I remember when I first realized that the controversies over music in the church were nothing new. I was listening for the first time through Robert Greenberg’s How to Listen to and Understand Great Music (a very engaging overview of music history from the church to the twentieth century in 48 lectures), and heard over and over how controversies in the church drove musical change.
As the old saw goes, those who do not learn from their mistakes are bound to repeat them.
Calvin R. Stapert has recently published A New Song for an Old World: Musical Thought in the Early Church (Grand Rapids: Eerdmans, 2007) (a mere $13.50 on Amazon). This is an accessible work which will bring the clean sea-breeze of the centuries to a person in the area of church music.
The volume compiles commentary from Clement of Alexandria, Tertullian, Ambrose, John Chrysostom, Augustine, and many others on music in the church of their day. However, it is not merely a sourcebook of readings, although it is that; Stapert skillfully weaves together this patristic commentary to demonstrate overarching lines of thought in the early church in the area of church music.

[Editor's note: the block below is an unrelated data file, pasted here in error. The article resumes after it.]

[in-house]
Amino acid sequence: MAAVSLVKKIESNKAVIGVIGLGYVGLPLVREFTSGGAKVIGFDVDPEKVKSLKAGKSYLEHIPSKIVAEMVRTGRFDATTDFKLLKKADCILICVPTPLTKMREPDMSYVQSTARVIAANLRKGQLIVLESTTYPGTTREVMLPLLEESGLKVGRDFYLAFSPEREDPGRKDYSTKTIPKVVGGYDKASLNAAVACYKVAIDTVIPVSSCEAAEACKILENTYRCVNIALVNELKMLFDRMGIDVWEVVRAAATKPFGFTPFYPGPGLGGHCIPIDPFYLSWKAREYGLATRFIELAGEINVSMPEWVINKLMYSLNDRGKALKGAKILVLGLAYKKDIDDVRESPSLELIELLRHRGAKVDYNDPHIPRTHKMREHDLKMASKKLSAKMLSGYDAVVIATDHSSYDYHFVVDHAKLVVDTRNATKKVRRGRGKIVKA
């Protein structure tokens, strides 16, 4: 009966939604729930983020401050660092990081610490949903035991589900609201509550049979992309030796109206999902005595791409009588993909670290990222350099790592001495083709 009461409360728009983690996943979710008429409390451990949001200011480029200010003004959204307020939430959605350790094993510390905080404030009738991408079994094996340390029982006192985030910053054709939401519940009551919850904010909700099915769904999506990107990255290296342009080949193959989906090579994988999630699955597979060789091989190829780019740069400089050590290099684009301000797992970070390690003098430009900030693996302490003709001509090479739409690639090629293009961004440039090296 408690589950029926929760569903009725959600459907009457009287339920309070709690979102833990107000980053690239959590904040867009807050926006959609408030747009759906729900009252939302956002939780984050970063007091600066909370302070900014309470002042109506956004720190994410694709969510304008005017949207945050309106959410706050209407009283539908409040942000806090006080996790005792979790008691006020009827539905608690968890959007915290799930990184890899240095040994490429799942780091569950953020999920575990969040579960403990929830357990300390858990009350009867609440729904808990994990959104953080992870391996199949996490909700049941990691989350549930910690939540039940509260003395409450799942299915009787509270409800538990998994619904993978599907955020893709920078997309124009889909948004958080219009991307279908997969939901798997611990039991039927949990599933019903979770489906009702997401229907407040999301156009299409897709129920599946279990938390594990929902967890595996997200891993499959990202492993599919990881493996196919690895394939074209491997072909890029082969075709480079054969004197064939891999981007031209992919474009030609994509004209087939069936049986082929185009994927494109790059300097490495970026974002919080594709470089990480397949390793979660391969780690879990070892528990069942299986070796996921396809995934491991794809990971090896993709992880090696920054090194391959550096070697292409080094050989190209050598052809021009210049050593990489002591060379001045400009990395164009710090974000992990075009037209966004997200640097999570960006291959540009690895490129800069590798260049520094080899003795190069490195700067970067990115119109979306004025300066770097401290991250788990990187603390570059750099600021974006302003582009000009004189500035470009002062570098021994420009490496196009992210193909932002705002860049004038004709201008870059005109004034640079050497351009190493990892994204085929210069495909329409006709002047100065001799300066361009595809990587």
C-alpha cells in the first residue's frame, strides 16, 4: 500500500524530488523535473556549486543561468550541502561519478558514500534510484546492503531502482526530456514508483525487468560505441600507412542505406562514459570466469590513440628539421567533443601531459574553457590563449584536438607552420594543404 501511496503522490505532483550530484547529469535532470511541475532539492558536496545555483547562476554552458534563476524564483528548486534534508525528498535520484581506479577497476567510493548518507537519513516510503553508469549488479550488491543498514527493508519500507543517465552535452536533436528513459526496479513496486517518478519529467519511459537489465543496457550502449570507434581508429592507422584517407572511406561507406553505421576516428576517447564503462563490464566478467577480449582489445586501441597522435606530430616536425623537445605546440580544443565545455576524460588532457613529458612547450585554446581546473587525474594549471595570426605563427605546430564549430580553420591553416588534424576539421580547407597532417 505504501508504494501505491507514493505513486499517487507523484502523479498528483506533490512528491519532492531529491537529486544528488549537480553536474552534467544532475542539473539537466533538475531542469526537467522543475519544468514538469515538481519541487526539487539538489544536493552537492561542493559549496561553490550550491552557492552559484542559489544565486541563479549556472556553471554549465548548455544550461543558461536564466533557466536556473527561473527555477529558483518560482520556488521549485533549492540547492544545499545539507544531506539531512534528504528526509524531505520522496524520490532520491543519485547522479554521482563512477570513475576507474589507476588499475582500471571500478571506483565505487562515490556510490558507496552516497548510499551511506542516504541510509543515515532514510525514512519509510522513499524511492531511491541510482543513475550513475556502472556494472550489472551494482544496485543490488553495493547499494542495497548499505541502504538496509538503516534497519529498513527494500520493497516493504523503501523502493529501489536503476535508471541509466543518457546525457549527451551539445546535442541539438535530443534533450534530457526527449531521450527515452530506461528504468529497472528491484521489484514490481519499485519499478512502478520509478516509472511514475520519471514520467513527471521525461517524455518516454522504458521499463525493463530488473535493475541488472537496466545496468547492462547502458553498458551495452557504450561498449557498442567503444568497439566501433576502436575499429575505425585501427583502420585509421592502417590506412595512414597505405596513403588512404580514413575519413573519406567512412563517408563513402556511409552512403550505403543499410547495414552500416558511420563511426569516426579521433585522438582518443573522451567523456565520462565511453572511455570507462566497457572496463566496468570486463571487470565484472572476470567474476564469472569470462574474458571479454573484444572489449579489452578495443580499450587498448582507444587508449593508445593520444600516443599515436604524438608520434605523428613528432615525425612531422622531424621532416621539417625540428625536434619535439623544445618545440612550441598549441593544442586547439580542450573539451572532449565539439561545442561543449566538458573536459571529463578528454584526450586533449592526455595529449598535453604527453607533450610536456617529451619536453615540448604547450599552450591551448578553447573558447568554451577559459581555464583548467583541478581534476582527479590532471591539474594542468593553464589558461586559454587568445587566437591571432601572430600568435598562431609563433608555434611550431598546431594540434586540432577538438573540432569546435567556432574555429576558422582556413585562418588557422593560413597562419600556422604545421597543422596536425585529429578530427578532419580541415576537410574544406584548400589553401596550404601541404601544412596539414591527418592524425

You won’t agree with everything in the book; that goes without saying. But you will be exposed to what Christian thinkers from another era thought about music — particularly in relation to a pagan culture.
One summary quotation: “The church fathers’ affirmation of psalmody and hymnody is evidence that they held a high view of music, which they also showed in their rejection of much of the music of the pagan Roman society in which they lived.” (195)